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Lakewood Ranch resident found her passion with Ring Sarasota

Sweetwater's Suzi Regulski will perform with handbell ensemble Ring Sarasota at Sights and Sounds at Waterside Place on June 14.

The handbells and hand chimes are carefully placed along the table so musicians like Suzi Regulski can grab them when needed.
The handbells and hand chimes are carefully placed along the table so musicians like Suzi Regulski can grab them when needed.
Photo by Liz Ramos
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As the beat of "What a Feeling" from the 1983 movie "Flashdance" came to life, the energy in the choir room at Pine Shores Presbyterian Church became electric. 

Helping to put a charge into the music was Sweetwater's Suzi Regulski, who bounced on her toes as she played her notes on handbells. 

Next to her, East County's Libby Tyner Bispham was swaying as she played the instruments.

It was as if a dancing bug bounced from one member to the next of the 19-person ensemble. 

It wasn't long before every member of Ring Sarasota was dancing while playing during the ensemble's final rehearsal of the season June 10.

The rehearsal was in preparation for Ring Sarasota's final show — Sights and Sounds at Waterside Place June 14. 

Although handbells are more commonly known to be used in churches, especially around the holidays, Ring Sarasota has a knack for taking songs of various genres and showing they can be played on handbells.

Regulski, who has been playing handbells since 1995, said it's all about teamwork.

Suzi Reguslki, Libby Tyner Bispham and Katy Ellis use their mallets to clap along to the beat.
Photo by Liz Ramos

Unlike most instruments where the full scale of notes is at the player's fingertips, these "ringers," or handbell performers, have to depend on each person hitting the right note with just one bell at the right time.  

It's all about timing ... all the time, which Regulski said can be stressful. 

The focus and determination on her face during the rehearsal showed that stress.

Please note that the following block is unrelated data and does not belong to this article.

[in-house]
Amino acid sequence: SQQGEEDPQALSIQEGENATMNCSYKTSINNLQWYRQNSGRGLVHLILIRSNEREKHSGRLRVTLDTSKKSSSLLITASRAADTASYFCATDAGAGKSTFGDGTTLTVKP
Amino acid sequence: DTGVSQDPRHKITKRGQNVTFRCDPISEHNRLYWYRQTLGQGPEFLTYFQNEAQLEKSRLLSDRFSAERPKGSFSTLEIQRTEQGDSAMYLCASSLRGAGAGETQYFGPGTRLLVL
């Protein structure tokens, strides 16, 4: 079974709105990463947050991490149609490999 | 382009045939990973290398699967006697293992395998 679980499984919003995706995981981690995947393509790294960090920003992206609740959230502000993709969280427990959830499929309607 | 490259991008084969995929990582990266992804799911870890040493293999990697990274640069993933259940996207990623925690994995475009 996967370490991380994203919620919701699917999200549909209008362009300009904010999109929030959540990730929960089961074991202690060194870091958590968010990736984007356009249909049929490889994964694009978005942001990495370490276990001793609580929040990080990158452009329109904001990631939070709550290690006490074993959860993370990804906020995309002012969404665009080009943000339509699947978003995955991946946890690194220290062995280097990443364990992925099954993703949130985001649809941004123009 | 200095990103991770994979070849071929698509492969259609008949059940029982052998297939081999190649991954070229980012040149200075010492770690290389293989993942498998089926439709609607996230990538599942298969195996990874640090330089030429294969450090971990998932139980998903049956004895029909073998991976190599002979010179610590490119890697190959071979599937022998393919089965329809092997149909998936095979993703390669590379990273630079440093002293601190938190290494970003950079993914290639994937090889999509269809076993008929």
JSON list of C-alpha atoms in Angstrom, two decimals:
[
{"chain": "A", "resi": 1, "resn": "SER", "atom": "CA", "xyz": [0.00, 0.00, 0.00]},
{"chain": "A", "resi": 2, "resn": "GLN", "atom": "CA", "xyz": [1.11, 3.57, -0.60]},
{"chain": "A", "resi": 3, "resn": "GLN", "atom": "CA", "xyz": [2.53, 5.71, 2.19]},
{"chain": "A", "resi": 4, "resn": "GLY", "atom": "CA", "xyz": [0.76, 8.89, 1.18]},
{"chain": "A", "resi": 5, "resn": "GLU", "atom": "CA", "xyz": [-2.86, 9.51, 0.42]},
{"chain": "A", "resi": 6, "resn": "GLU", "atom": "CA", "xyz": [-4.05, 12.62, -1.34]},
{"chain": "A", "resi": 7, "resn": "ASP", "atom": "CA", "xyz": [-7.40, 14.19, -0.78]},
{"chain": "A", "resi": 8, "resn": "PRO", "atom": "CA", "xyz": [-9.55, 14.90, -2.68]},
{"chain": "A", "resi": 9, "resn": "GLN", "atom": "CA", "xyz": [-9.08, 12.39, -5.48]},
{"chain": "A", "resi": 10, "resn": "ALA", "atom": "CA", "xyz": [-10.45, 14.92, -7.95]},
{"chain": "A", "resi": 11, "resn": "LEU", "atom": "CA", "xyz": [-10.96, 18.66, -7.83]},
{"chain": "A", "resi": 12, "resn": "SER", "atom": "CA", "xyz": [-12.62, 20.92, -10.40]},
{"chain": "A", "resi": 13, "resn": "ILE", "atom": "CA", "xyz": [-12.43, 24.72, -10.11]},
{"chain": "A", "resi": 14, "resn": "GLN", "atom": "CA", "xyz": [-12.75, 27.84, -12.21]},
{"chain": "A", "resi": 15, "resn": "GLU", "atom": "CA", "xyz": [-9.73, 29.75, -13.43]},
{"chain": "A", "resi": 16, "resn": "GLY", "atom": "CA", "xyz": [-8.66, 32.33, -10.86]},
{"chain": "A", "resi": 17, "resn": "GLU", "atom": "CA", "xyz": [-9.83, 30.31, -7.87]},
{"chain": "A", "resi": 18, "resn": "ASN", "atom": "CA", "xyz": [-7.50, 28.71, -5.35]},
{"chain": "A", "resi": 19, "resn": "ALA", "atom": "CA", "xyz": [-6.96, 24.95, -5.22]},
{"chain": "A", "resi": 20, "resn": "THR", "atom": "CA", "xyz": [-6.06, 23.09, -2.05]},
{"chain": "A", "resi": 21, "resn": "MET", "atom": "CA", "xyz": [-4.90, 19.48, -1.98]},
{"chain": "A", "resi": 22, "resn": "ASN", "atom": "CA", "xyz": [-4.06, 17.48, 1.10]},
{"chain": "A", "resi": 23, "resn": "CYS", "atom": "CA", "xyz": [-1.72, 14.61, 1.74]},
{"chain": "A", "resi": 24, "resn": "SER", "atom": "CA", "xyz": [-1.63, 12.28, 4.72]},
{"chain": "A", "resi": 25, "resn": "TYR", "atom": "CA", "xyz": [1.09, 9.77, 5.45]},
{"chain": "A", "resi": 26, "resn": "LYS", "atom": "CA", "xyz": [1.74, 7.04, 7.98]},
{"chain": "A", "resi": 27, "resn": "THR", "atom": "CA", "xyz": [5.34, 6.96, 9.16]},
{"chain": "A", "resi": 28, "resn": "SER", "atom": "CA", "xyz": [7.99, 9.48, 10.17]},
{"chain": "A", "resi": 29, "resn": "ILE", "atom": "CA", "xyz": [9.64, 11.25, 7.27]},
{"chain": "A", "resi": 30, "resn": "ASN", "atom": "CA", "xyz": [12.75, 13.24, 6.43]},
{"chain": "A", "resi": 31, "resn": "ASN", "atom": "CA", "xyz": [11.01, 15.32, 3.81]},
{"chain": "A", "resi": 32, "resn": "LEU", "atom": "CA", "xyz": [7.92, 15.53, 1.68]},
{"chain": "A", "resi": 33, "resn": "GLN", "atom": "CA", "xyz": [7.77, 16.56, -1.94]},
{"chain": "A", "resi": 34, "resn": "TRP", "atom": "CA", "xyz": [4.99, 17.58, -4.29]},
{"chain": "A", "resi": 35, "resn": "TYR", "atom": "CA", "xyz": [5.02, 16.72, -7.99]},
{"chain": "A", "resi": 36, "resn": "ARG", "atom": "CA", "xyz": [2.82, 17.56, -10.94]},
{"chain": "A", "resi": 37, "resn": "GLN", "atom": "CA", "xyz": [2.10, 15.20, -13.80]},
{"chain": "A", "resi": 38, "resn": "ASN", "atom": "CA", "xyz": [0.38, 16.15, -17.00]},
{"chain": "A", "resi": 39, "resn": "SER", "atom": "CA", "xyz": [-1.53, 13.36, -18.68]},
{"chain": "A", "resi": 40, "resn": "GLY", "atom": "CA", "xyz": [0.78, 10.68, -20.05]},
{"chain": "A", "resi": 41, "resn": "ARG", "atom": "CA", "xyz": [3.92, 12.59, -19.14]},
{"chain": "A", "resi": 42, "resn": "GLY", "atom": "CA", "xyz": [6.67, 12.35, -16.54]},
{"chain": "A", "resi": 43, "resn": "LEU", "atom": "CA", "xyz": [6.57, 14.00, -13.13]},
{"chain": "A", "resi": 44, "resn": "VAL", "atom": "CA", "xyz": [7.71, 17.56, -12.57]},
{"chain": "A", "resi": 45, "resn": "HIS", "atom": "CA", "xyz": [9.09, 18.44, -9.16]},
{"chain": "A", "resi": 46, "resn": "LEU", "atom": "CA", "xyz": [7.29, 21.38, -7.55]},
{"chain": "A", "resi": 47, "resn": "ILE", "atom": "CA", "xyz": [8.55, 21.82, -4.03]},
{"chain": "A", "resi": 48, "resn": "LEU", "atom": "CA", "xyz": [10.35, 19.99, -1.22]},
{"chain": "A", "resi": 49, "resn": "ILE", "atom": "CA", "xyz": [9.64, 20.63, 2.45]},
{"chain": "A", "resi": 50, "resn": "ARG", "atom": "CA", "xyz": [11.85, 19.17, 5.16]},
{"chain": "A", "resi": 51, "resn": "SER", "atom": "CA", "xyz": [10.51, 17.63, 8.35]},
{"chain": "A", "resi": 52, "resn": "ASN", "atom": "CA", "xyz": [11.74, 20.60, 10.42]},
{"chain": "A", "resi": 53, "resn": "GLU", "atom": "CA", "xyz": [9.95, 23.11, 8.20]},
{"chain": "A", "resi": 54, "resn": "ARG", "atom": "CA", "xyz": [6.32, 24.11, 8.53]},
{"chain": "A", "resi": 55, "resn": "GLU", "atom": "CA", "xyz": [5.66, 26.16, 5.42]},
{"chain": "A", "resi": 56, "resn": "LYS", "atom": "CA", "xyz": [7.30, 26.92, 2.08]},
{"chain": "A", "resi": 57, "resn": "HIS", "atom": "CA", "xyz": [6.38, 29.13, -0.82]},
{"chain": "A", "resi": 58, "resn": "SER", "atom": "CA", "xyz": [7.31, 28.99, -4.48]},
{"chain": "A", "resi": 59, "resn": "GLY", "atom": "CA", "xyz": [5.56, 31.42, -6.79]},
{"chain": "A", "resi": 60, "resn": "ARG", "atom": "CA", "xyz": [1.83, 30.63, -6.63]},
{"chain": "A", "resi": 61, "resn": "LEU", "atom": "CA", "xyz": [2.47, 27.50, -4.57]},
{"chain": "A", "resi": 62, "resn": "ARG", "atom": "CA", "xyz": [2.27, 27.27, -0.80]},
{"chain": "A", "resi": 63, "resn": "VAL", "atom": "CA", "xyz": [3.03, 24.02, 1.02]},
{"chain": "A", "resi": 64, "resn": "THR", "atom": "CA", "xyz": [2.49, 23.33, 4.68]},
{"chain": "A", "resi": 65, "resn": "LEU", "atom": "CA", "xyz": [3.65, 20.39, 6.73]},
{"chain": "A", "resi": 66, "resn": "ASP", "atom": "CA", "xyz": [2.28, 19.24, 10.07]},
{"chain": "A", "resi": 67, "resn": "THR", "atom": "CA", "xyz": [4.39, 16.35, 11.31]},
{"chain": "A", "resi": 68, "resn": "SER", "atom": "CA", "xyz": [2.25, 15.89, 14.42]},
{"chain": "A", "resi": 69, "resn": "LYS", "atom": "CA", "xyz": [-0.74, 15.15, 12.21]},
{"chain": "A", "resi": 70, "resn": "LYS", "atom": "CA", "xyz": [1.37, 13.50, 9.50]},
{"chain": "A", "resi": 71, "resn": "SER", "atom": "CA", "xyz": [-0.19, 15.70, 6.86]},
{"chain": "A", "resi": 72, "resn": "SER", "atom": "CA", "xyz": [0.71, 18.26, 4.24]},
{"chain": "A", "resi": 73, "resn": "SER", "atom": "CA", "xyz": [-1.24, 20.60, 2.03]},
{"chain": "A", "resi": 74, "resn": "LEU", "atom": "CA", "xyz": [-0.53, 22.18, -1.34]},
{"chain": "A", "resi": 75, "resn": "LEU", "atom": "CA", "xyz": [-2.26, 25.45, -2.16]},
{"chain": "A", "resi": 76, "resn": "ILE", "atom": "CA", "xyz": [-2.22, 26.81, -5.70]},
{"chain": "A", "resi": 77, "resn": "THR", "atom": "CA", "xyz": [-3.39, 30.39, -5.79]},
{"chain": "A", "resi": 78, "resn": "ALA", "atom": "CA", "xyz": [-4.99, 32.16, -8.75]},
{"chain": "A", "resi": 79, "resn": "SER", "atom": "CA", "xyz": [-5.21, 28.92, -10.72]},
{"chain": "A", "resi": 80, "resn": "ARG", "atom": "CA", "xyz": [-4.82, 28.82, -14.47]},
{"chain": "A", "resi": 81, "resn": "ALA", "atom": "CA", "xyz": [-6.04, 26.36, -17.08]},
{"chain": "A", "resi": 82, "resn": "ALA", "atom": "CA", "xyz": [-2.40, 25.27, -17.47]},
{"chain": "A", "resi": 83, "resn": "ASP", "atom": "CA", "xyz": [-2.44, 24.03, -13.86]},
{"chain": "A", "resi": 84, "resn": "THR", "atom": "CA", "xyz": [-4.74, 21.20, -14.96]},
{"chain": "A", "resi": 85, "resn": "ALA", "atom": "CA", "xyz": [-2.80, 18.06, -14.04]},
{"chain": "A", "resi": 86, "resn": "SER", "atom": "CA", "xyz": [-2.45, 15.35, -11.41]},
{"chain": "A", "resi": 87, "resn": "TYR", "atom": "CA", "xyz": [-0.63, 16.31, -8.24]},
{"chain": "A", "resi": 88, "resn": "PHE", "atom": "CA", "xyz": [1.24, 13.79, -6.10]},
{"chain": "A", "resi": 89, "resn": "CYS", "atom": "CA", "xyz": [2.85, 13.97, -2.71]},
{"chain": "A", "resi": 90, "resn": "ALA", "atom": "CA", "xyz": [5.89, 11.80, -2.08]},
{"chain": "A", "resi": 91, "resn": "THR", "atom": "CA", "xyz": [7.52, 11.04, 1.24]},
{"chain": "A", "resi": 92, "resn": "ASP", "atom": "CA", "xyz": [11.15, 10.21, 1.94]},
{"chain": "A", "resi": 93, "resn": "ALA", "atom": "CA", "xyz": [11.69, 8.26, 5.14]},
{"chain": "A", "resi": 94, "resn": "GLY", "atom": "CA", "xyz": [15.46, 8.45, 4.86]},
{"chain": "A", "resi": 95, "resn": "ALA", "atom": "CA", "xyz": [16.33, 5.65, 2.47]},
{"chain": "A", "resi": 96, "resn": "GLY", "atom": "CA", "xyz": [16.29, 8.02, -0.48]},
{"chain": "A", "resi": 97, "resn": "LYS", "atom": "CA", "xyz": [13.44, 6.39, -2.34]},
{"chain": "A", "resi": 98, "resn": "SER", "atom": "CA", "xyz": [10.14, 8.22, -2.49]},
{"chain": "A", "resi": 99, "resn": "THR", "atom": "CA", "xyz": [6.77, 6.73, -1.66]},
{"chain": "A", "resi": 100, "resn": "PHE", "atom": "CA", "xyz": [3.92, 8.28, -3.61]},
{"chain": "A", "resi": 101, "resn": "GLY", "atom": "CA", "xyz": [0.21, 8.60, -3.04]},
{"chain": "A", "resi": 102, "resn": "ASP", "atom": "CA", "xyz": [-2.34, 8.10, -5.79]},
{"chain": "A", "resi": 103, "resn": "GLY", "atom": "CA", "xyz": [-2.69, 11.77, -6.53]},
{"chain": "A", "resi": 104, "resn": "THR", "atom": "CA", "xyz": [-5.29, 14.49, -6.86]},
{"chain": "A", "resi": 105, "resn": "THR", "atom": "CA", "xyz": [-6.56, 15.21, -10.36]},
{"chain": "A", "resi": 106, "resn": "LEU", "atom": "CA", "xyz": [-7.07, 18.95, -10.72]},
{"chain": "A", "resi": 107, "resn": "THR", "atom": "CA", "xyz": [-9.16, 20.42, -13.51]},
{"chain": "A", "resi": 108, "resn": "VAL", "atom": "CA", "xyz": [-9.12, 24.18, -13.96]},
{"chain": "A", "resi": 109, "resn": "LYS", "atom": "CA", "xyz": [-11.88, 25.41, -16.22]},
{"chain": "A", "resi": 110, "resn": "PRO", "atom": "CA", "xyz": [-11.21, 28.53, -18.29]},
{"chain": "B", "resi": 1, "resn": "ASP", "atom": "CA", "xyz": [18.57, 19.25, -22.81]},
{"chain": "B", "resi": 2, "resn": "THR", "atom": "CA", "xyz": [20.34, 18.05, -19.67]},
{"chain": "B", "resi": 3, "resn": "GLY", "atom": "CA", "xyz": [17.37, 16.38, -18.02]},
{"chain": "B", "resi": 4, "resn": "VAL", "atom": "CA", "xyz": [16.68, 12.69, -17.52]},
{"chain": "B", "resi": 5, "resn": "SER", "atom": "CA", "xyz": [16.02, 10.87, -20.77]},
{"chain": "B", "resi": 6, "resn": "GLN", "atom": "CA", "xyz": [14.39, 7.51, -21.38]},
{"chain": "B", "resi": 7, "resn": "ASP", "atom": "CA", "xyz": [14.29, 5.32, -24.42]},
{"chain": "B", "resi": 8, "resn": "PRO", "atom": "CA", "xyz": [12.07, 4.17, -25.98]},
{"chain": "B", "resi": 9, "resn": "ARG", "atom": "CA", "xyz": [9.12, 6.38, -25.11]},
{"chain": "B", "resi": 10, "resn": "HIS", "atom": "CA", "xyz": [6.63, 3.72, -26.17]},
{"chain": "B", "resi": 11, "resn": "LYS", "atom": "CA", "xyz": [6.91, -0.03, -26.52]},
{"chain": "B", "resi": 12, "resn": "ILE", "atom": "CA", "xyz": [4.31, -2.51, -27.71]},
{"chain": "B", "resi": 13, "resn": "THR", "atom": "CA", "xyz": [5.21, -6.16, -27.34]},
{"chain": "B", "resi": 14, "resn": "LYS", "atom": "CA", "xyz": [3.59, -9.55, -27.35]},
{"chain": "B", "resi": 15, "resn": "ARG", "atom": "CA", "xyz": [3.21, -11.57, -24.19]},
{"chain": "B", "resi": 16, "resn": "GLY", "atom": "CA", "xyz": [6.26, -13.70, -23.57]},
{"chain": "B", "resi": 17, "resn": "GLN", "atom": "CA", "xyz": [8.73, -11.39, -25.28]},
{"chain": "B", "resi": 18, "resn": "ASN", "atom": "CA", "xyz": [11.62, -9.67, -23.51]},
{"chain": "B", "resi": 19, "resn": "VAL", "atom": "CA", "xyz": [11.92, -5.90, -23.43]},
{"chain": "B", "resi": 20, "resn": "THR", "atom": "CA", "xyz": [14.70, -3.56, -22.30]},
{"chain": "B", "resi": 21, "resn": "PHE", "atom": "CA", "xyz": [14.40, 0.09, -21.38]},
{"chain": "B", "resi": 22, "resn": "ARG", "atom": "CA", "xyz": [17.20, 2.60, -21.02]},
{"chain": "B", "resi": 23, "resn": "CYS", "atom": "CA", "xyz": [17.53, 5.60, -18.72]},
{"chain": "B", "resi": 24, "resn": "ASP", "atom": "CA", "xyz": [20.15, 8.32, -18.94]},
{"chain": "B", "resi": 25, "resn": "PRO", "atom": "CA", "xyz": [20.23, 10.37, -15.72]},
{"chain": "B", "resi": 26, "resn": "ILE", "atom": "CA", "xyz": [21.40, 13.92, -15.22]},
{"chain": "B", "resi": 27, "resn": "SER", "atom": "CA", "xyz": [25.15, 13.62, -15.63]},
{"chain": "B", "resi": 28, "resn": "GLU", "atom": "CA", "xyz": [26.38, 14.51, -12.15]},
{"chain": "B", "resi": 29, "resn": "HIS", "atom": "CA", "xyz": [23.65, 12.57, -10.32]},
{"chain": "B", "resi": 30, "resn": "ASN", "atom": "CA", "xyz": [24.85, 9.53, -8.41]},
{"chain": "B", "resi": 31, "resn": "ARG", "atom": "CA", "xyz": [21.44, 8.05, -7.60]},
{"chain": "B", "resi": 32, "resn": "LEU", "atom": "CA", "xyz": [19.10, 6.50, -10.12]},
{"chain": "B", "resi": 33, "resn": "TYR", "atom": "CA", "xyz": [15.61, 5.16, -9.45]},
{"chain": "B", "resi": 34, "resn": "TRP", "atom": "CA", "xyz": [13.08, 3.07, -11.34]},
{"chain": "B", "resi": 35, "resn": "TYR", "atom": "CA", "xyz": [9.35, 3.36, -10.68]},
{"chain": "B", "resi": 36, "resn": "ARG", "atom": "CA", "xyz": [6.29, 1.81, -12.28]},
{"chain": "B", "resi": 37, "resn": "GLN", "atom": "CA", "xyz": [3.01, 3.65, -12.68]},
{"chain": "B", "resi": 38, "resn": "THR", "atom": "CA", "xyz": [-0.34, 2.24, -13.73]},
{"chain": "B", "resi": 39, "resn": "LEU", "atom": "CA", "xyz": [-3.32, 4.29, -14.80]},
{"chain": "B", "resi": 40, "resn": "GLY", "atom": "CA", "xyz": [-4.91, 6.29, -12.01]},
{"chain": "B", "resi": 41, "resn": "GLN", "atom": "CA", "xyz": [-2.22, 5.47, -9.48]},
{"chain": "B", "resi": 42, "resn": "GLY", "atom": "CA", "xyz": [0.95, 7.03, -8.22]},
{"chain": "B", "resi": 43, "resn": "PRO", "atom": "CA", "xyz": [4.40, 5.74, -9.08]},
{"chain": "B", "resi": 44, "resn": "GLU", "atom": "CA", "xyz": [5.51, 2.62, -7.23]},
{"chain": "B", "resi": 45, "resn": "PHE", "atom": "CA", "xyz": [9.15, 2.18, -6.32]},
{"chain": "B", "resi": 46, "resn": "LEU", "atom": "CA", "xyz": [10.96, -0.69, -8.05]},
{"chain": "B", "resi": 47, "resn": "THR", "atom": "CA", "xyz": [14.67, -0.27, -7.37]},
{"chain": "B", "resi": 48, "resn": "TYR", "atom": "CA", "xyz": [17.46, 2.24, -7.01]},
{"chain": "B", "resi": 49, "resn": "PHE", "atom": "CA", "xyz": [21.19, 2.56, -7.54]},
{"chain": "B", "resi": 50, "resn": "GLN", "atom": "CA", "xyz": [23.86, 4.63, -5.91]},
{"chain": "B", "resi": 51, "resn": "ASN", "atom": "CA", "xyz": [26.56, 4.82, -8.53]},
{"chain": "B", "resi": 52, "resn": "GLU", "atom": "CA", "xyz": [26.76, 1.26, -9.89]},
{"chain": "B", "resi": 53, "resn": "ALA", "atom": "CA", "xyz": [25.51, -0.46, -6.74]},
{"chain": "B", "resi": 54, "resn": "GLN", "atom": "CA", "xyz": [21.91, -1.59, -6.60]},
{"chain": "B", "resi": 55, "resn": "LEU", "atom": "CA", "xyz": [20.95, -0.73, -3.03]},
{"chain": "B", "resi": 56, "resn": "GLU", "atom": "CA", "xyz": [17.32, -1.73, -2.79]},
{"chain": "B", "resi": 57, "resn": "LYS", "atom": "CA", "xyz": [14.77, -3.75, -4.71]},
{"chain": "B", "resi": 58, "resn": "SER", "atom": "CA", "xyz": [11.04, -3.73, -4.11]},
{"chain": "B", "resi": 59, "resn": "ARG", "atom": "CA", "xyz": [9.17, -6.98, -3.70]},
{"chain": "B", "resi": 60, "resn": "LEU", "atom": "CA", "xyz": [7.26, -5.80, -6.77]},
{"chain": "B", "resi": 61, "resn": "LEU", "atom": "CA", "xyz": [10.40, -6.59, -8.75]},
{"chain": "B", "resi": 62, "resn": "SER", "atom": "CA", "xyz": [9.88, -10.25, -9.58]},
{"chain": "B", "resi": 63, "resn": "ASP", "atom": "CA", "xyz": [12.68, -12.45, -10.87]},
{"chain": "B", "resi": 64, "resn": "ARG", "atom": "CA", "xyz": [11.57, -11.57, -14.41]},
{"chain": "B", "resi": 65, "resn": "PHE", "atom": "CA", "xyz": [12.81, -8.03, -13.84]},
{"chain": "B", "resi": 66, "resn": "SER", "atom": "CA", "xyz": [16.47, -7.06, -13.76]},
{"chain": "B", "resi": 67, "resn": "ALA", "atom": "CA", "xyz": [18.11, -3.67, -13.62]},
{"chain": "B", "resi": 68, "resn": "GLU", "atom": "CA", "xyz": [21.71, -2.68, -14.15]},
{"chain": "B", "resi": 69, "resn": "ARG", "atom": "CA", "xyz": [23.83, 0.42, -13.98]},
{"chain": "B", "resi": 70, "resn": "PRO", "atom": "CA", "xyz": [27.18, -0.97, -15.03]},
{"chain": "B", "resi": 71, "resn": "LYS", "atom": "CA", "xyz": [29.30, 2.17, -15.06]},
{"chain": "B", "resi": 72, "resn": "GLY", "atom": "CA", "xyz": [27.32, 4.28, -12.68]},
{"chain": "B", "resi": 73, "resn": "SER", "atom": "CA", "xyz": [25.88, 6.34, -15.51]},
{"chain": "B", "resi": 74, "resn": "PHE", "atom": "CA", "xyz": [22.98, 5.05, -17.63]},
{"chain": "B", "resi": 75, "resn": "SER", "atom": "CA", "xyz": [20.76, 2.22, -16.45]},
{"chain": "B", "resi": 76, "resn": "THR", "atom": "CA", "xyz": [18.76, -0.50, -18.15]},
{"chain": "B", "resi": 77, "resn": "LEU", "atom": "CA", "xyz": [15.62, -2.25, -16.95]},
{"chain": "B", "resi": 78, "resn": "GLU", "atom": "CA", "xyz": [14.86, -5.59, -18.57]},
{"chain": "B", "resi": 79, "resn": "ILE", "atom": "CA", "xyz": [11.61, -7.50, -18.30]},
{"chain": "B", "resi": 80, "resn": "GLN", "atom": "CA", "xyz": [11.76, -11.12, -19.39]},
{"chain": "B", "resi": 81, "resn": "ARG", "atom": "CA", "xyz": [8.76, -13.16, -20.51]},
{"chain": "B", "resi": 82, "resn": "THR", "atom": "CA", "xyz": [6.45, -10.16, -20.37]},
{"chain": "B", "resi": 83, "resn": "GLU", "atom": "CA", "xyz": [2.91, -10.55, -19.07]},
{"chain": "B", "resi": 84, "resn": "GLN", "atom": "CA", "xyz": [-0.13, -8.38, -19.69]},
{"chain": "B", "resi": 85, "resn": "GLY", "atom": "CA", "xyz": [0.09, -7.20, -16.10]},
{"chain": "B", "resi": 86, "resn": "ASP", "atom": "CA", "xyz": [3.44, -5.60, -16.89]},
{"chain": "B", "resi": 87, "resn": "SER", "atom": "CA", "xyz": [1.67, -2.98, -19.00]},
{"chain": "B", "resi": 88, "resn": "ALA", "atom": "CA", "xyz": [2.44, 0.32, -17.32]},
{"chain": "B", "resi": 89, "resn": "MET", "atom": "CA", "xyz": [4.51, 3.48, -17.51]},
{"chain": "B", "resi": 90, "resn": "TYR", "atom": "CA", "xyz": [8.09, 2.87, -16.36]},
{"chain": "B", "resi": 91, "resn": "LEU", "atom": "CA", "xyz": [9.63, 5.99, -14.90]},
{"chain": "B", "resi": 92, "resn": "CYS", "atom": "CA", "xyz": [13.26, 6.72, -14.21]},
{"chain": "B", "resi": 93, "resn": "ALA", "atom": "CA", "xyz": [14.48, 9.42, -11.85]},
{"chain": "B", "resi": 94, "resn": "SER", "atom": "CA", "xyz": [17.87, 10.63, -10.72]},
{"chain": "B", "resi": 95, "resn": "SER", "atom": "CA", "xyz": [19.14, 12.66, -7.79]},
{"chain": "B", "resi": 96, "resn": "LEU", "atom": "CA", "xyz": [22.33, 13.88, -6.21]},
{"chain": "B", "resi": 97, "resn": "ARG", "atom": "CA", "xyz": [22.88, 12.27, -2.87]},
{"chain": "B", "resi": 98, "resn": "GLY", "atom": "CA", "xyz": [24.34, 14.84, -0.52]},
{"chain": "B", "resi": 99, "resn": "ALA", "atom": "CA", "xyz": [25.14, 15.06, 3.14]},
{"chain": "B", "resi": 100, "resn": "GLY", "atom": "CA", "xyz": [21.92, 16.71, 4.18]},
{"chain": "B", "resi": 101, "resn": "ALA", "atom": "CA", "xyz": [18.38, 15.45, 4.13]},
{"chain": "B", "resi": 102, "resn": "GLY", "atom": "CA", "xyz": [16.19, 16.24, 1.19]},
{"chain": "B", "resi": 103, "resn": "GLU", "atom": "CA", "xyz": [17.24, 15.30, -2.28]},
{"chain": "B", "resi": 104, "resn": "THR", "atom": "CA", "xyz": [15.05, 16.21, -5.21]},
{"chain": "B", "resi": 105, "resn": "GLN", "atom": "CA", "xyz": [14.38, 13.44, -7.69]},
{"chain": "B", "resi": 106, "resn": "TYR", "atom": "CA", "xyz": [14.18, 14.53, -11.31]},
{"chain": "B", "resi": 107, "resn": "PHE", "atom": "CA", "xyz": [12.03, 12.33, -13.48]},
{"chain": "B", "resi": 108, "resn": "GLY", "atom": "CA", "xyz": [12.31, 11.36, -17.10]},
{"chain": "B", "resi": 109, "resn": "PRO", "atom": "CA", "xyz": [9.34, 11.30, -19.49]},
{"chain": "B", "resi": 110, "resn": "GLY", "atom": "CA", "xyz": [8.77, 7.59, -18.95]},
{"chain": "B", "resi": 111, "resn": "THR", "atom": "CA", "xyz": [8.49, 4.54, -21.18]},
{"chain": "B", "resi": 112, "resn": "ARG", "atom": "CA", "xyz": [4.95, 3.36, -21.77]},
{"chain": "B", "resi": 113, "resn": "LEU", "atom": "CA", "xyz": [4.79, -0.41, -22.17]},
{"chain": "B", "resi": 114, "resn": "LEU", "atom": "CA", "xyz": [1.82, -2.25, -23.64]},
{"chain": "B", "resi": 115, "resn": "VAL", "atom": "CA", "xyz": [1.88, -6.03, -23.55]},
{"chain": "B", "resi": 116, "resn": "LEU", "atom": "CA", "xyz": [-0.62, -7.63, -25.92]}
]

Although she was enjoying herself as songs like "America the Beautiful," "Popcorn" and "Sway" filled the room, she never lost sight of the fact if she didn't pick up a bell and ring it at the right moment, it would be like a hole in the music. 

Because handbells are expensive, Regulski said it's not often ringers have their own sets to practice with at home.

So she has to improvise. 

Regulski said she uses her wooden kitchen spoons and her dining room table to practice movements.

She will tap along to a recording — similar to someone pretending to play the air guitar — and go through the motions of ringing the bells to ensure she knows the music before rehearsal. 

Suzi Regulski is all smiles when hitting the last note of a song.
Photo by Liz Ramos

Although practicing with wooden spoons is helpful, there's nothing like having a bell in hand. Regulski said the bells are different sizes to produce different notes. A ringer needs to space out the bells on the table correctly to ensure they don't hit each other when picked up during a song. Teamwork is important as the ringers know if someone can't reach a particular bell in time, that someone else will grab it. 

Like many of Ring Sarasota's members, Regulski started playing handbells after the music director at her church, Northminster Presbyterian Church, asked her if she knew how to read music.